The Mediterranean eating pattern is a great place to start in helping consumers embrace a healthful eating style. Ranked as the Number One diet for 2019 by U.S. News & World Report,5 the Mediterranean diet highlights the benefits of good fats found in olive oil and sets the stage for dietitians to educate clients on other food sources of good fats, including nuts, seeds, avocados, and olives.There’s plenty of evidence supporting the health impacts of the Mediterranean diet and its prevention and improvement of CVD.6 The Mediterranean diet pattern doesn’t set a limit on total fat intake and emphasizes consumption of plant and seafood sources of PUFAs and MUFAs, and largely focuses on food recommendations that resonate with consumers: eat more fruits (avocados), vegetables, beans, fish, nuts, and olive oil. In addition, the Mediterranean eating pattern can be easily modified to fit almost all food preferences and health goals. For example, dietitians can advise clients seeking to lose weight to increase their intake of fruits and vegetables, including foods such as avocados and nuts that offer plant-based nutrients and good fats that help maintain satiety. Moreover, highlighting seafood as an optimal protein choice at least twice per week is a way to boost essential omega-3 fatty acid intake for heart health and protect against mood and cognitive disorders, not offered in sufficient amounts in other animal protein sources.
Even though fat is a major source of energy and a component of the majority of foods, less than one-half of consumers are aware that fat is a necessary component of a healthful diet.7 Educating consumers on the role fat plays in human health, such as aiding the absorption of fat-soluble vitamins and the fact it’s a vital component of the brain, can help improve understanding and enhance the enjoyment of fat found in foods. Indeed, essential fatty acids, including omega-3 and omega-6 polyunsaturated fats, must be consumed in the diet because they can’t be synthesized in the human body. Although the Western diet generally supplies plenty of omega-6 fats, most Americans don’t consume adequate amounts of omega-3 fats, which are found most abundantly in seafood sources and associated with reduced risk of CVD, diabetes, cancer, and autoimmune diseases.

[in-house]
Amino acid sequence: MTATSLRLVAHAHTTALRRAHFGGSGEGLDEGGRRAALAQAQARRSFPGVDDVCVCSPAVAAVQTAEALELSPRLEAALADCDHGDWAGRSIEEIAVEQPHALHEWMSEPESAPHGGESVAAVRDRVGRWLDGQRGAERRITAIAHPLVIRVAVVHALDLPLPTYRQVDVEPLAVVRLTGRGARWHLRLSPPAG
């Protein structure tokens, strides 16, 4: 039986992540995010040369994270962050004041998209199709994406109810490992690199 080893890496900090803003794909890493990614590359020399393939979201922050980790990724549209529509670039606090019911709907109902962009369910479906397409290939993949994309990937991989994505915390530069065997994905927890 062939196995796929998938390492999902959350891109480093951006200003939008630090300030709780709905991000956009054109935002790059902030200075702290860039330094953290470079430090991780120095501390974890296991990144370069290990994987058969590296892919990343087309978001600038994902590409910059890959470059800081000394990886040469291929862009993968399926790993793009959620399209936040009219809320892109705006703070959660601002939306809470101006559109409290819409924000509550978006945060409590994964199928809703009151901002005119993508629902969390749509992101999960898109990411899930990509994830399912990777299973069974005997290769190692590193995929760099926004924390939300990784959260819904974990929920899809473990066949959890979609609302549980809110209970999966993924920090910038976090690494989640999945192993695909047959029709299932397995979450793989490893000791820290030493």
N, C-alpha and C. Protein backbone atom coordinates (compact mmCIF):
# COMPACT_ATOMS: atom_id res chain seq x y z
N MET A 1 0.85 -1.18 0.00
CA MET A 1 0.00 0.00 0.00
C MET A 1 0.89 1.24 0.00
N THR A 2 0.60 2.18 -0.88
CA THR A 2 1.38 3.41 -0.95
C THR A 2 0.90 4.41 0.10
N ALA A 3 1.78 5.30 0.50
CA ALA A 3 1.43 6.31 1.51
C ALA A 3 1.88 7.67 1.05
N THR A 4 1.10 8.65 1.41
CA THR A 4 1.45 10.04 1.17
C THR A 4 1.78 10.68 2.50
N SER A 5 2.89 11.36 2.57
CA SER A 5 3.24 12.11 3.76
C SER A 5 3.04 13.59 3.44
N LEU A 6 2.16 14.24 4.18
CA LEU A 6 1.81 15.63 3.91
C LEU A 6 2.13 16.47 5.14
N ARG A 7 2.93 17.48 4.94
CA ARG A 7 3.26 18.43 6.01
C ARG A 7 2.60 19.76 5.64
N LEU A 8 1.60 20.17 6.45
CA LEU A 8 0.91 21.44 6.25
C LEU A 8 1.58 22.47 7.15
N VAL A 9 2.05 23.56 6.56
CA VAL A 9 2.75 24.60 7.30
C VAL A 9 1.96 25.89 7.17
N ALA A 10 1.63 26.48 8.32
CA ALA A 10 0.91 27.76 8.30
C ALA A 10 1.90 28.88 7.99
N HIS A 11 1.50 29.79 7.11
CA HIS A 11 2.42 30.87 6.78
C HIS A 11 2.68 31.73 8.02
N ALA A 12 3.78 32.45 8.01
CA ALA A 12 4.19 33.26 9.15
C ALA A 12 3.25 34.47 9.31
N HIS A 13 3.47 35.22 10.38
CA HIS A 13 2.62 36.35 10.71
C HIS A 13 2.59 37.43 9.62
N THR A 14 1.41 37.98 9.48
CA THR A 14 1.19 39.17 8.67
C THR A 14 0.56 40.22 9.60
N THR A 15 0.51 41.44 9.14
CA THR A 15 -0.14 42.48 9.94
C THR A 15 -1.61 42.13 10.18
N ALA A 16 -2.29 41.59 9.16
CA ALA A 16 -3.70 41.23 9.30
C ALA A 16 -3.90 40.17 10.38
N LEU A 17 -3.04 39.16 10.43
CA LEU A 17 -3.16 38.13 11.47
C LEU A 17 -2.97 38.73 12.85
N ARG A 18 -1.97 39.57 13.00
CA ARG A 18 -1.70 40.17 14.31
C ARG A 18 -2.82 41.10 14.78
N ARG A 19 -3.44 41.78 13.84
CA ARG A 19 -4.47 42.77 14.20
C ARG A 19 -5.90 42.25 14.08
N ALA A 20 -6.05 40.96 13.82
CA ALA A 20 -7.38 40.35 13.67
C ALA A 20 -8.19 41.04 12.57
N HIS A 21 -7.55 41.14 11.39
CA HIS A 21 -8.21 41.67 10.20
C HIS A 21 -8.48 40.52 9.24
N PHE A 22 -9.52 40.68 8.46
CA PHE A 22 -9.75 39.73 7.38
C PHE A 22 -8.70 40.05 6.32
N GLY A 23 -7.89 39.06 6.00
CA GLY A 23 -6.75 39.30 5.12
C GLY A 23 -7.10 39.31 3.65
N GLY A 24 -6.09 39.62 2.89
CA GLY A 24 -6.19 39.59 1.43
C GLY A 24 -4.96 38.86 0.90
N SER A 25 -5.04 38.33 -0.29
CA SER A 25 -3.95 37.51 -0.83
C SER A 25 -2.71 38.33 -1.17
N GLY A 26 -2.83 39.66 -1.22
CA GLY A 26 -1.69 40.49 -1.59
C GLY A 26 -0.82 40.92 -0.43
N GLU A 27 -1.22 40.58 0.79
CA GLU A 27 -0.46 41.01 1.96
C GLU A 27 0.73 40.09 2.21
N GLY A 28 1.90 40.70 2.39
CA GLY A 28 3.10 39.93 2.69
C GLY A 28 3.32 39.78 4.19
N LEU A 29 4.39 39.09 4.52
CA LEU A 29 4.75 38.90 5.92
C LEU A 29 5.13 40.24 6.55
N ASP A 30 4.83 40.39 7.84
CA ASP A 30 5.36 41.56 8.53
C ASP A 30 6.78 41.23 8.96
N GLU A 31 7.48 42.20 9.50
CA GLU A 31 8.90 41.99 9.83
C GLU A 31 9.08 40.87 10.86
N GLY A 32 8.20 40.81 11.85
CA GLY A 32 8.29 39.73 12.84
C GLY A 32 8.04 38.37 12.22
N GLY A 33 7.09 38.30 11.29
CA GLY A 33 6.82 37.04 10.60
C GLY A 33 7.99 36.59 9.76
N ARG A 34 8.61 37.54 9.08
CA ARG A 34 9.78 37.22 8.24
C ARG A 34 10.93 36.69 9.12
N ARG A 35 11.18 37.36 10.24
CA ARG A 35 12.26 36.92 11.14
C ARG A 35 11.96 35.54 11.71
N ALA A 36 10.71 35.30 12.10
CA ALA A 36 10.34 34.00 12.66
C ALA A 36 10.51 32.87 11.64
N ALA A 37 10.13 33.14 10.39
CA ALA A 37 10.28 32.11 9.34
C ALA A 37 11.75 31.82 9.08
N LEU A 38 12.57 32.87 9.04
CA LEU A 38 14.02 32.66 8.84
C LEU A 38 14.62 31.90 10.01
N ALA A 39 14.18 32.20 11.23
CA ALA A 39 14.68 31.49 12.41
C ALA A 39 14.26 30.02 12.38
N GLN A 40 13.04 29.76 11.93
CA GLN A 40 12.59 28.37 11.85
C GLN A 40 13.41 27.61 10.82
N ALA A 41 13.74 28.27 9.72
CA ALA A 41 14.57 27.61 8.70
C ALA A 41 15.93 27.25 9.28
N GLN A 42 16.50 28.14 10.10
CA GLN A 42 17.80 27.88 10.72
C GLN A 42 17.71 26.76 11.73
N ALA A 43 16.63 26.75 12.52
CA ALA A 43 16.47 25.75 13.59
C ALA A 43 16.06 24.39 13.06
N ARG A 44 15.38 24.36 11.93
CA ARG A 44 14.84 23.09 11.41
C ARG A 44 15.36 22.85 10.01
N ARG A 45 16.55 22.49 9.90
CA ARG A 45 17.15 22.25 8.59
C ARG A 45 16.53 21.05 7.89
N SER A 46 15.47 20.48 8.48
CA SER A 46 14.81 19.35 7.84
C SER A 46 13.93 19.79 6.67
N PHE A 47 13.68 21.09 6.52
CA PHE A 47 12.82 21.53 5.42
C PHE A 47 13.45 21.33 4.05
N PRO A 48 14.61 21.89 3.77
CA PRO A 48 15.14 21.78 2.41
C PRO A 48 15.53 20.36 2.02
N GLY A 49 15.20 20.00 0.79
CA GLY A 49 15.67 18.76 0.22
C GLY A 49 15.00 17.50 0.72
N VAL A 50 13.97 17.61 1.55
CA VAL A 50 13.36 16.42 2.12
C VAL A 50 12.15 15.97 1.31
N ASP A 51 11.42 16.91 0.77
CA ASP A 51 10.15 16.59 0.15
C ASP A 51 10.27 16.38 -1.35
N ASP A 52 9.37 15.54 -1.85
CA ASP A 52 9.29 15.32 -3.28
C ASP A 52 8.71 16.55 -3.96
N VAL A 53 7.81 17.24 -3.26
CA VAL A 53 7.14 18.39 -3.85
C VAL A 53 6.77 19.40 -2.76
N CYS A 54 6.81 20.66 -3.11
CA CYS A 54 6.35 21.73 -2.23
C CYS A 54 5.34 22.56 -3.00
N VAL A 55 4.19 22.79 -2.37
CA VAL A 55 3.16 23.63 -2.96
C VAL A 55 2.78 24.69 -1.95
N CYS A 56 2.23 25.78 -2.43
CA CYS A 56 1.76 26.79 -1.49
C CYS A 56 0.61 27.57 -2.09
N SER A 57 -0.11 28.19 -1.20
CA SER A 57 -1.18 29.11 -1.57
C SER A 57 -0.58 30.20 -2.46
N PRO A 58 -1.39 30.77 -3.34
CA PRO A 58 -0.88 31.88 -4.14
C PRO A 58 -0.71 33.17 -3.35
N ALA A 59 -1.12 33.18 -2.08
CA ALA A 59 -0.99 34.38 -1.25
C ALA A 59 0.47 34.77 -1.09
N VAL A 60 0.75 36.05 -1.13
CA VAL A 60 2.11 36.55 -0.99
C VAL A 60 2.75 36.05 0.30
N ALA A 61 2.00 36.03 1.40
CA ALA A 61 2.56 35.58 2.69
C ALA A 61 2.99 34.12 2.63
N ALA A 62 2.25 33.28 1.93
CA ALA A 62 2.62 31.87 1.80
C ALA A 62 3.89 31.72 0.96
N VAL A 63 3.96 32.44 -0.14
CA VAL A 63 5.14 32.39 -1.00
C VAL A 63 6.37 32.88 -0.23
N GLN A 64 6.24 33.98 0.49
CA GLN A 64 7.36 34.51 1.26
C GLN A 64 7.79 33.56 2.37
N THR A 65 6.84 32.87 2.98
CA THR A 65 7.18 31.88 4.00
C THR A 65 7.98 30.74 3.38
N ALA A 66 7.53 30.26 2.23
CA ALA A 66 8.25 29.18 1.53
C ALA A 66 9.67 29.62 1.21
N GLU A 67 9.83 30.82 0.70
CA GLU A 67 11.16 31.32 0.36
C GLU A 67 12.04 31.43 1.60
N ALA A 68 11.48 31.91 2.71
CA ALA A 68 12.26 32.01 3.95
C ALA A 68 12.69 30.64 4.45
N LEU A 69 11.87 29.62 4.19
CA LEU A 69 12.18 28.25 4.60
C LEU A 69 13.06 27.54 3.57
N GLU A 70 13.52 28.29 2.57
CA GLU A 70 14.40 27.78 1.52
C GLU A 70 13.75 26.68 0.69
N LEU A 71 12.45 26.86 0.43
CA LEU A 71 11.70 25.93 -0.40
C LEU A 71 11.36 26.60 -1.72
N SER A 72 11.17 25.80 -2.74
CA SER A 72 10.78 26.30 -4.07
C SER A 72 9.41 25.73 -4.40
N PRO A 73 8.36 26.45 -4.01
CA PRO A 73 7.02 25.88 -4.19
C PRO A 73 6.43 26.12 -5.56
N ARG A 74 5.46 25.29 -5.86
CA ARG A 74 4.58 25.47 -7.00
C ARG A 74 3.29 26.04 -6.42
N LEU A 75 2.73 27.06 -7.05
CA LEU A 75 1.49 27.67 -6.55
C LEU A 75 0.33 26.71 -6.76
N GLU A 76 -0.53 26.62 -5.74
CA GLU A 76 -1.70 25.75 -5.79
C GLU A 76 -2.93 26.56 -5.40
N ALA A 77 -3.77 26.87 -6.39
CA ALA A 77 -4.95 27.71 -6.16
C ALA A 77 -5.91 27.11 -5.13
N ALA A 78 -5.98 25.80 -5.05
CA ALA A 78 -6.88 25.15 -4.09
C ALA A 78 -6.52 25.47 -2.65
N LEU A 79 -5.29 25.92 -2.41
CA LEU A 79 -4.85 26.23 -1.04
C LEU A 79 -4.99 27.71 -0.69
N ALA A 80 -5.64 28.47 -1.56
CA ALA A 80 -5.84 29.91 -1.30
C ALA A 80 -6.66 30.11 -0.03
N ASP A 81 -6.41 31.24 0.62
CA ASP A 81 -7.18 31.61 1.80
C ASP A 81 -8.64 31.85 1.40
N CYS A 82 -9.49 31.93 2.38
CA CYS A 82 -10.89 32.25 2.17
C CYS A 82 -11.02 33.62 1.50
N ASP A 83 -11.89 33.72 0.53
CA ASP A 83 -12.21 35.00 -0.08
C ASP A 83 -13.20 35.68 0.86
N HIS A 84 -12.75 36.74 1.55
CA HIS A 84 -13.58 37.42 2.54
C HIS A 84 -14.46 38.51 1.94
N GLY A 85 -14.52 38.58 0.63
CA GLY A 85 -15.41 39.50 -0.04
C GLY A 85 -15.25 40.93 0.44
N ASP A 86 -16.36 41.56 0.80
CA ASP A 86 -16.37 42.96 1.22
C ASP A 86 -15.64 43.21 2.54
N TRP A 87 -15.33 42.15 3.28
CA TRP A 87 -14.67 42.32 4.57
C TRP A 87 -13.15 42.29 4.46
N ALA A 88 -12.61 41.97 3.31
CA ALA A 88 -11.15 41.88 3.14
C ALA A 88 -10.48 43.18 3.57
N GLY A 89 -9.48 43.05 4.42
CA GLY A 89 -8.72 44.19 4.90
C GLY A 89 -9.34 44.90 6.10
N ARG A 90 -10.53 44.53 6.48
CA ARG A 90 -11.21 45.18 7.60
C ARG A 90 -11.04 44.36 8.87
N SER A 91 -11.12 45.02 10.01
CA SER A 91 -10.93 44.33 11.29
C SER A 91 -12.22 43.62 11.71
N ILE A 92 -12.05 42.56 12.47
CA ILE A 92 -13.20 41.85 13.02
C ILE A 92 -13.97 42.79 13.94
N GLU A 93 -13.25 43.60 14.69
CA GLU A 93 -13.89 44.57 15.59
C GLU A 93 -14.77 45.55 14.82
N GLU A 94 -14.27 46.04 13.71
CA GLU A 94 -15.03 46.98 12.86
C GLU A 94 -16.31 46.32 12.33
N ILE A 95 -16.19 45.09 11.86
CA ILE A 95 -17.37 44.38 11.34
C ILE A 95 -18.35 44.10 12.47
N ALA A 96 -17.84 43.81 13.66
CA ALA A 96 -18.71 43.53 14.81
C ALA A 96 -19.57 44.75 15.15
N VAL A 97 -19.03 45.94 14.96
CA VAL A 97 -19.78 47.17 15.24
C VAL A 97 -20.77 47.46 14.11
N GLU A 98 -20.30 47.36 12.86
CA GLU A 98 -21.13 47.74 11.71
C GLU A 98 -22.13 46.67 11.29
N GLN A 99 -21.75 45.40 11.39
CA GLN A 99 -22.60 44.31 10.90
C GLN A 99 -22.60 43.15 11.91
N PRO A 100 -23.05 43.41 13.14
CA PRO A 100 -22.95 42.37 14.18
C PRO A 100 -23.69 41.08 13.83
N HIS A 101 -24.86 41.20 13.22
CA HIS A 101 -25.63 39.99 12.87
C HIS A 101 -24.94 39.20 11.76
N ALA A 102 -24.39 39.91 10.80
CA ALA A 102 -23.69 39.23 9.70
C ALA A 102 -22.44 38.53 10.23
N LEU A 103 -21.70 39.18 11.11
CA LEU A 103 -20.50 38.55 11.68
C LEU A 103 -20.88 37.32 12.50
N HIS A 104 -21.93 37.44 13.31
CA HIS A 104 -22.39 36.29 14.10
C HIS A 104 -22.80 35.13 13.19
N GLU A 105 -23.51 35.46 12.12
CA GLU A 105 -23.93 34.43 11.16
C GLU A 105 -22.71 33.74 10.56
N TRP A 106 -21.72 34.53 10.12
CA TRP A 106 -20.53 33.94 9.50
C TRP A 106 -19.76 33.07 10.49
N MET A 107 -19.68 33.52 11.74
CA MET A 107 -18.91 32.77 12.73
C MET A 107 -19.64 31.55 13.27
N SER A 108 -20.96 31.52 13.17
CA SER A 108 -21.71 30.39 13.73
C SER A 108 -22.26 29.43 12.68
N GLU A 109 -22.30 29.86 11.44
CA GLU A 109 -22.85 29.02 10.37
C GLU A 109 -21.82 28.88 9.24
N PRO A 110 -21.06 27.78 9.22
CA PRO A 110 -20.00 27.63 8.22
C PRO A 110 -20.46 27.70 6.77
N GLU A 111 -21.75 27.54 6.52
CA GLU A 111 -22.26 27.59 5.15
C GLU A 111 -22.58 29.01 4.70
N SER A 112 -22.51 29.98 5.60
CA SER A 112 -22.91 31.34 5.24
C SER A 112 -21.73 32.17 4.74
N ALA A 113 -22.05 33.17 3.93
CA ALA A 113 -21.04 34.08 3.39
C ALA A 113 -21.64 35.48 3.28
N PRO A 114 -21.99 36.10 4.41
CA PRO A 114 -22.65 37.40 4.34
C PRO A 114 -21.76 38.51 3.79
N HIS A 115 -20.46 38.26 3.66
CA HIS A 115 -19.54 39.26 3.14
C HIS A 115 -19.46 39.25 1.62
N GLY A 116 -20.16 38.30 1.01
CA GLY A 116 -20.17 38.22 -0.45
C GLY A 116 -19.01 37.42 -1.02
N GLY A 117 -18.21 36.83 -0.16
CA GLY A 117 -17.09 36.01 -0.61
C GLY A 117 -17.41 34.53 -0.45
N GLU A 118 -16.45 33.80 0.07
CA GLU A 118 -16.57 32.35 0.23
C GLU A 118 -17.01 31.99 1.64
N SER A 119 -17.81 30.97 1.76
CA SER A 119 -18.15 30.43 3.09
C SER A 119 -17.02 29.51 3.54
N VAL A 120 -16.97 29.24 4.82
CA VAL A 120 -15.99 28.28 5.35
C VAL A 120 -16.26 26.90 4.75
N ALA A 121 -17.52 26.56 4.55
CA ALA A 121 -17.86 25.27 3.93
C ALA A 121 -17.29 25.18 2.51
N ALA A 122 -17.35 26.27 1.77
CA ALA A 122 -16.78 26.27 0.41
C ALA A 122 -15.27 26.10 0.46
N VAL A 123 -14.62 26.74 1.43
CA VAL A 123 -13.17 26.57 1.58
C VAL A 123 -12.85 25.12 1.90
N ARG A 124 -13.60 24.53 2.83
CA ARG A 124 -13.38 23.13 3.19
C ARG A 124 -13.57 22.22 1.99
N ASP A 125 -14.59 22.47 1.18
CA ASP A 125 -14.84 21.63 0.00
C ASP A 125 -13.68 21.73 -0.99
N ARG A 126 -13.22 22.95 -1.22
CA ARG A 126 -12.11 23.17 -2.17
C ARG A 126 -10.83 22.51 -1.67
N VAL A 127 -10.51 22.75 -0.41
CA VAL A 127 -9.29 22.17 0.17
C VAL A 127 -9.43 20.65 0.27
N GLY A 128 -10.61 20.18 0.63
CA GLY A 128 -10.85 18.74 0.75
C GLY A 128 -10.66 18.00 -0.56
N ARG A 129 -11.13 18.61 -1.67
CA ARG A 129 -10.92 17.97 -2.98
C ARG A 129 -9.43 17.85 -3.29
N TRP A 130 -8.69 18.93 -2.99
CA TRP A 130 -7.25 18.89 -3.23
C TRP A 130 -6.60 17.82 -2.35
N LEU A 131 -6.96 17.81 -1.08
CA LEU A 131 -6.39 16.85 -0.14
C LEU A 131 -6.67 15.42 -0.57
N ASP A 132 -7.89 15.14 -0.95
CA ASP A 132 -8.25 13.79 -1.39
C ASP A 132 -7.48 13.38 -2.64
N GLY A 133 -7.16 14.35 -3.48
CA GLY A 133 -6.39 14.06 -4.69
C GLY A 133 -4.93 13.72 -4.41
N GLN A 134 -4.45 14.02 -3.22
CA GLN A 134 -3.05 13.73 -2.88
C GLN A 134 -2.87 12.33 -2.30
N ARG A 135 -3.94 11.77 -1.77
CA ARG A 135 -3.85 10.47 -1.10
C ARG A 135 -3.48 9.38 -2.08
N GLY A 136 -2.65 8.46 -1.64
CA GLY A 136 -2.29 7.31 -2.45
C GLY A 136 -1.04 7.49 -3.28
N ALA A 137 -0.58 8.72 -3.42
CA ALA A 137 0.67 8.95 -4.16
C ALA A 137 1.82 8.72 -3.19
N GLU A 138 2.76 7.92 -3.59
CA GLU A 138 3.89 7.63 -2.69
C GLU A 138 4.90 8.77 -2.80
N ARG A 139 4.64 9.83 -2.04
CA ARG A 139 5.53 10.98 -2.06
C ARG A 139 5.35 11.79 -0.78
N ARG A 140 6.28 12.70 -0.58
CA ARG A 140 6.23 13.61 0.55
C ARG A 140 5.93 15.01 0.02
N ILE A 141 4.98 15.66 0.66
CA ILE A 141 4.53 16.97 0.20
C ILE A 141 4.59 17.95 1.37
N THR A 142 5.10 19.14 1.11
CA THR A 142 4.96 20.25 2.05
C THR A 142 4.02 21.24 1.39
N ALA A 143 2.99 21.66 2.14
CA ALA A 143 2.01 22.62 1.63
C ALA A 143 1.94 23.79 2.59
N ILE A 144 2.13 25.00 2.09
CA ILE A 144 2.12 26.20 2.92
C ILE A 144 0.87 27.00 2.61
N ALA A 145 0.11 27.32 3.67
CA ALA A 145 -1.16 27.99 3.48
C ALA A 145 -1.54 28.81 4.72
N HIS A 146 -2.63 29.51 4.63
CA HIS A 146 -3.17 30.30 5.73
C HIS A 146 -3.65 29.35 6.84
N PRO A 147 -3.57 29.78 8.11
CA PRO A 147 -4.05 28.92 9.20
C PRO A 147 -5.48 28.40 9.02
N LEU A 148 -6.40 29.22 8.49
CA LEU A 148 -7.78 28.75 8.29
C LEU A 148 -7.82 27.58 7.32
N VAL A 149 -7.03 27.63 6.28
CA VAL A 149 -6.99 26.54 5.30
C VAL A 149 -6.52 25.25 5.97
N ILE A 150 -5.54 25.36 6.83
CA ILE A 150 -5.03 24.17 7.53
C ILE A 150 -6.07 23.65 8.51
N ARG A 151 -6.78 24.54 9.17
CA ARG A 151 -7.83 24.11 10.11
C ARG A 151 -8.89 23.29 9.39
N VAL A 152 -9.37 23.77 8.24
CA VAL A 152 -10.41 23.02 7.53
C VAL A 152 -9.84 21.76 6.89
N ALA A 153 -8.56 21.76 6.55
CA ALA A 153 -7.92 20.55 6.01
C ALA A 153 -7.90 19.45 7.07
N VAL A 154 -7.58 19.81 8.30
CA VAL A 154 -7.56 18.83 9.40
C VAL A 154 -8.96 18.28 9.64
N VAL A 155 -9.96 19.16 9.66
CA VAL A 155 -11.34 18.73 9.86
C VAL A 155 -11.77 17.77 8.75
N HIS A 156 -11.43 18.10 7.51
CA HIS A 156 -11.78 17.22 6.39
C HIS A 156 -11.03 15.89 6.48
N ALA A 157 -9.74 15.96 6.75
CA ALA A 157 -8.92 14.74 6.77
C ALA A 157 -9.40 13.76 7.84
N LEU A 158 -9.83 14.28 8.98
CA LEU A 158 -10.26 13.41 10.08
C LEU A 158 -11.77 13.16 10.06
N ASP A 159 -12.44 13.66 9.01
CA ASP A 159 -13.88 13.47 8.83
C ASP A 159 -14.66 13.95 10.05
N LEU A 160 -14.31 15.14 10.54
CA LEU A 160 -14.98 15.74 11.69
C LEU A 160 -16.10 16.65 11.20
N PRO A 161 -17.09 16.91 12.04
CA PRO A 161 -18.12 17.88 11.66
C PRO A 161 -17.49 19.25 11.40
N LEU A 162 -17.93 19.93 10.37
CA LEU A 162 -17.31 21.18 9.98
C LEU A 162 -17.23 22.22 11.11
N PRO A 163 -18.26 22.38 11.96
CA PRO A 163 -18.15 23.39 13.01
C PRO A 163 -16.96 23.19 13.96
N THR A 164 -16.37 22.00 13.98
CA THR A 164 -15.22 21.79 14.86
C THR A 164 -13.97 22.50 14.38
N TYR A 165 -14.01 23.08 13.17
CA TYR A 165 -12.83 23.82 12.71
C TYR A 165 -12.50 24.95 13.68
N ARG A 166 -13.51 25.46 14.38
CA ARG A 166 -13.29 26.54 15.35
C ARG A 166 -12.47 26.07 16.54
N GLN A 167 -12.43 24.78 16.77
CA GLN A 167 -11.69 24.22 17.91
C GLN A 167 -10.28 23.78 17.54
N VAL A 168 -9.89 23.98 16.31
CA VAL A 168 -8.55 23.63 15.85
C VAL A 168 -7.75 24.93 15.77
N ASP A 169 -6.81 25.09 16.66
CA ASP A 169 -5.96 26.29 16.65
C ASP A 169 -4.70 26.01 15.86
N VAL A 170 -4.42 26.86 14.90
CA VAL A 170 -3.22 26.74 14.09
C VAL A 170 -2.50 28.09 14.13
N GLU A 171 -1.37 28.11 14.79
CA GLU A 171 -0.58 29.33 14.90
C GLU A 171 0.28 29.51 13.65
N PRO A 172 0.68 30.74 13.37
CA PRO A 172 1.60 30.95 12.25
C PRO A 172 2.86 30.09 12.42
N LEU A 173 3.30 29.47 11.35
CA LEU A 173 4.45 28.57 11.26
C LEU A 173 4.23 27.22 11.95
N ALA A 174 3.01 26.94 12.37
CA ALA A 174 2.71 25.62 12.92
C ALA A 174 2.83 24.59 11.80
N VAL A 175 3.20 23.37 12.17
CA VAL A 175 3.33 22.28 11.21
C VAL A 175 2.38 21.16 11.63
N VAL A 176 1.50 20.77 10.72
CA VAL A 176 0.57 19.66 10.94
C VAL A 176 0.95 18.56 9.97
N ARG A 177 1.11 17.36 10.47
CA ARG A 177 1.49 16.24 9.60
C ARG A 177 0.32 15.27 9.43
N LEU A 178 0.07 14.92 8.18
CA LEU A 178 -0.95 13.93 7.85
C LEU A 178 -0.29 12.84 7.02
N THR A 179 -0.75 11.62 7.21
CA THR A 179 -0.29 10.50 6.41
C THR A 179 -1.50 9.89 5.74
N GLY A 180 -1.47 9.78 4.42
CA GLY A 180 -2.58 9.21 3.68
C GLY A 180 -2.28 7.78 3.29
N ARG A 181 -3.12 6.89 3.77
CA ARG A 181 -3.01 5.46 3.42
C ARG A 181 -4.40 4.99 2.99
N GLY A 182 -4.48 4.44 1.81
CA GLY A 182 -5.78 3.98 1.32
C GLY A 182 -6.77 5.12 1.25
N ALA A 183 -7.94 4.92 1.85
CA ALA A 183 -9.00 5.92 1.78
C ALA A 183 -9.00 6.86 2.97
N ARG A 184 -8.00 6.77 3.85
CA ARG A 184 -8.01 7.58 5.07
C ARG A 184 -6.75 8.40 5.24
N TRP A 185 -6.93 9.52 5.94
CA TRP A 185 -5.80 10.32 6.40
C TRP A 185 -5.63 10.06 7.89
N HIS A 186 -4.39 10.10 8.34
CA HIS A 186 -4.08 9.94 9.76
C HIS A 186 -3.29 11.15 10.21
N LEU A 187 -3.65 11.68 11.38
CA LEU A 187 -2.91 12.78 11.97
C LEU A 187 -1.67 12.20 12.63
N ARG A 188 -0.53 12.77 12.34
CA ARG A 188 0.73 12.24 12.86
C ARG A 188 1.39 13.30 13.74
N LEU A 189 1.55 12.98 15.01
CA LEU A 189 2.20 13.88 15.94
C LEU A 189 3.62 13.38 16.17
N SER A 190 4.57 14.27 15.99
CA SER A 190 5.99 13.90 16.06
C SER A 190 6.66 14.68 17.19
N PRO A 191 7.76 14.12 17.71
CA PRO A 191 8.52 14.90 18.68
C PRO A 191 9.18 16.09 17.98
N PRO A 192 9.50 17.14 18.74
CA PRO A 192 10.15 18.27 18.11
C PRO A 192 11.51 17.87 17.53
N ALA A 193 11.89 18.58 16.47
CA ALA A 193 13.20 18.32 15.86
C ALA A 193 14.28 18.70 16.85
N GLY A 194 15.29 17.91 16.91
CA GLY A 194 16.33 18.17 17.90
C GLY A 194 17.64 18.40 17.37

To empower consumers and help them avoid feeling deprived, RDs can make recommendations in the form of simple swaps to help them improve daily intake and overall eating habits. For example, dietitians can recommend replacing butter on toast with avocado slices to boost healthful fat intake. Avocados serve as a whole fresh fruit source of vitamins and minerals as well as dietary fiber. Using crumbled walnuts as a “meaty” plant-based taco filling or opting for a seafood-based burger for grilling are good fat food swaps that most consumers can embrace. Retail dietitians are surrounded by healthful food inspiration in grocery store aisles and are a creative resource to use when it comes to customized strategic solutions for their customers.
To help dietitians educate themselves and consumers on the benefits of good fats, the following resources are available from commodity boards:
- The Hass Avocado Board created The Good Fats Workbook: A Health Professional’s Guide to Improving Consumer Confidence in Dietary Fat.
- The California Walnut Board launched Team Good Fat, a campaign to raise awareness of food sources of good fats, including walnuts, avocados, and seafood.
- The Seafood Nutrition Partnership created the Heart Healthy Pledge, encouraging consumers to eat seafood twice per week.
— Barbara Ruhs, MS, RD, recently launched MarketRD.com, a consulting firm specializing in retail health strategies and nutrition communications.
* Barbara Ruhs, MS, RD, reports the following relevant disclosures: She receives grant/research support from Avocados from Mexico.
1. California Walnut Board and Commission. For the love of fat. California Walnuts website. https://walnuts.org/nutrition/teamgoodfat/for-the-love-of-fat/. Published 2017.
2. Sacks FM, Lichtenstein AH, Wu JHY, et al. Dietary fats and cardiovascular disease: a presidential advisory from the American Heart Association. Circulation. 2017;136(3):e1-e23.
3. Guasch-Ferre M, Zong G, Willet WC, et al. Associations of monousaturated fatty acids from plant and animal sources with total and cause-specific mortality in two US prospective cohort studies [published online January 28, 2019]. Circ Res. doi: 10.1161/CIRCRESAHA.118.313996.
4. International Food Information Council. 2018 Food & Health Survey. https://foodinsight.org/wp-content/uploads/2018/05/2018-FHS-Report-FINAL.pdf. Published May 2018.
5. U.S. News staff. U.S. News’ 41 best diets overall. U.S. News & World Report website. https://health.usnews.com/wellness/food/slideshows/best-diets-overall/. Published January 2, 2019.
6. Liu AG, Ford NA, Hu FB, Zelman KM, Mozaffarian D, Kris-Etherton PM. A healthy approach to dietary fats: understanding the science and taking action to reduce consumer confusion. Nutr J. 2017;16(1):53.
7. Diekman C, Malcolm K. Consumer perception and insights on fat and fatty acids: knowledge on the quality of diet fat. Ann Nutr Metab. 2009;54(Suppl 1):25-32.